The Thing About Andy Oliver


First and foremost, let me get one thing clear; Andy Oliver has the ability to effectively pitch in the majors. This piece isn’t meant to declare Oliver a bust or doubt his ability to contribute to the Tigers in any way, shape or form.

However, the Tigers blueprint of exactly how he can contribute many need to be altered.

Unlike 2010 this was a season to forget for prospect Andrew Oliver. 2011 featured an increase in all the wrong numbers, including BB/9, hits, home runs and ERA. UZR, WAR,  Zips, Flips and whatever other saber oriented statistics are out there, were all less-than stellar this season too. Despite the overall regression, one thing remained constant. Oliver continued to miss bats, striking out nearly a batter an inning which is encouraging. Regardless, the southpaw prospect took a bit of a step back this season.

Next season the soon-to-be 24-year-old  will be entering his third season of professional baseball. When drafted, Oliver was thought to be a prospect that wouldn’t need much seasoning down on the farm. Unfortunately, his time in Toledo hasn’t turned many heads. Both of his brief call-ups were met with the same disappointing results too. His failure to develop an effective third pitch continues to keep him from taking the next step.  Oliver’s inability to pound the strike zone and limit walks probably doesn’t help matters either. In a nutshell, the left-handed version of Jeremy Bonderman is quickly learning how difficult it is to survive without a third pitch.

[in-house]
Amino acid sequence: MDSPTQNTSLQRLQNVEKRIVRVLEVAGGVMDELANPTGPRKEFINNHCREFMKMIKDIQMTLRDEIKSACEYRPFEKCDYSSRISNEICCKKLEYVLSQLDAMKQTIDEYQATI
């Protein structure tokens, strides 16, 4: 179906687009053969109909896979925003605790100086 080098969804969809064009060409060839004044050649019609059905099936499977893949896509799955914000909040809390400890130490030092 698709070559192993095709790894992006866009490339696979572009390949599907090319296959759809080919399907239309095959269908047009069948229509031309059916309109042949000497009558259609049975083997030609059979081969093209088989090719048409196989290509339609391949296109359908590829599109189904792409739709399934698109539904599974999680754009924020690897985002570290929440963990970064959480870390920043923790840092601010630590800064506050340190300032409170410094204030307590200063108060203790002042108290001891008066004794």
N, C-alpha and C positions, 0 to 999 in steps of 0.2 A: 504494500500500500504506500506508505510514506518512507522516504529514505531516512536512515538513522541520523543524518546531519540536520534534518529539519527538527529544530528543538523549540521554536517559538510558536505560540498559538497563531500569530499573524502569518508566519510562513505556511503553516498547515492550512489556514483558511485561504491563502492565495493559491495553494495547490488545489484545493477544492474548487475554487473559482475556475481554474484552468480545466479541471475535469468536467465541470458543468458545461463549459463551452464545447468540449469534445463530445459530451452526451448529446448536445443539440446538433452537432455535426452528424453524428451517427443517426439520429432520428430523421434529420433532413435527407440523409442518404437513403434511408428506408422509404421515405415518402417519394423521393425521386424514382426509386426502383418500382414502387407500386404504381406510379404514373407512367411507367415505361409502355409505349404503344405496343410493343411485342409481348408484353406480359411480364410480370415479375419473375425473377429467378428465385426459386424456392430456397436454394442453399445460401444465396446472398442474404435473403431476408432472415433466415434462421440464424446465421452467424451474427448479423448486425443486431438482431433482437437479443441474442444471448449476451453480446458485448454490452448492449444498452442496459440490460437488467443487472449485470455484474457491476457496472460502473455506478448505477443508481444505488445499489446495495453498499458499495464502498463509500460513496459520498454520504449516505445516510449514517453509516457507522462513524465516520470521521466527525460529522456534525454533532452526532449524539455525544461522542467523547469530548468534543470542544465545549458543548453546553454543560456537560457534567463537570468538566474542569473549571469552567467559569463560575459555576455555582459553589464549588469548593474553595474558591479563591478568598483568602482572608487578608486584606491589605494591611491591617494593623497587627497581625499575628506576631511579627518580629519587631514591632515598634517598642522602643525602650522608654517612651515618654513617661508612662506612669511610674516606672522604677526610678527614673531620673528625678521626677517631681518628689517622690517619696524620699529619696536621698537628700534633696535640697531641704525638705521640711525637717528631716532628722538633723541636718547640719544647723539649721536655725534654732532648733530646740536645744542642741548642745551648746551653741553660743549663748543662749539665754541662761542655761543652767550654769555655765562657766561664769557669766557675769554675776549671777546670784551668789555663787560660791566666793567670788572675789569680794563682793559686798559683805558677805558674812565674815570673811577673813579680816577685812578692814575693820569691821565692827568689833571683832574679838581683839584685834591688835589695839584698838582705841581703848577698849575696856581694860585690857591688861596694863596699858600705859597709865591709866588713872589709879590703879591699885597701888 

Plain and simple, the Detroit Tigers are at a crossroads with Andy Oliver.

Oliver’s fastball alone gives him a solid shot at being an effective MLB pitcher. In addition to the fastball, his power slider shows potential. Though it also lacks consistency, his low to mid 80’s slider flashes signs of brilliance a strikeout pitch. On the other hand, Olivers change-up continues to be an inconsistent, undeveloped offering. Sadly, the rare times that hell freezes and it’s on  it remains a mediocre addition to his arsenal.

Awesome! So what the heck do you do with a left-handed two pitch hurler?

Despite the aggressive/insane reliever draft of 2008, the Tigers lack a great deal of relief options. That list thins out even more when it’s sorted from the left side. Perhaps Andy Oliver can help fill that void. After-all, he was in fact widely considered a late inning reliever by scouts when he was drafted. It was mainly the Tigers who spoon-fed us these unrealistic expectations of him as a starter. Again, I’m not knocking Oliver, I’m only suggesting that it may be time to move him to a more appropriate role. Plain and simple, Oliver’s floor as a reliever is far greater than this current pipe dream as a starter. Regardless of his role next season, Oliver simply must learn to throw strikes and limit walks in order to survive. His future as a starter will definitely hinge upon that and his development of a third pitch. Twenty-four isn’t exactly ancient but as far as the Detroit Tigers are concerned it’s knocking on that very door. Historically the Tigers waste very little time developing prospects. They are notorious for dealing them away or granting them their outright release. One thing is certain, next season will be a critical season for Andy Oliver and his role in the Detroit Tigers organization.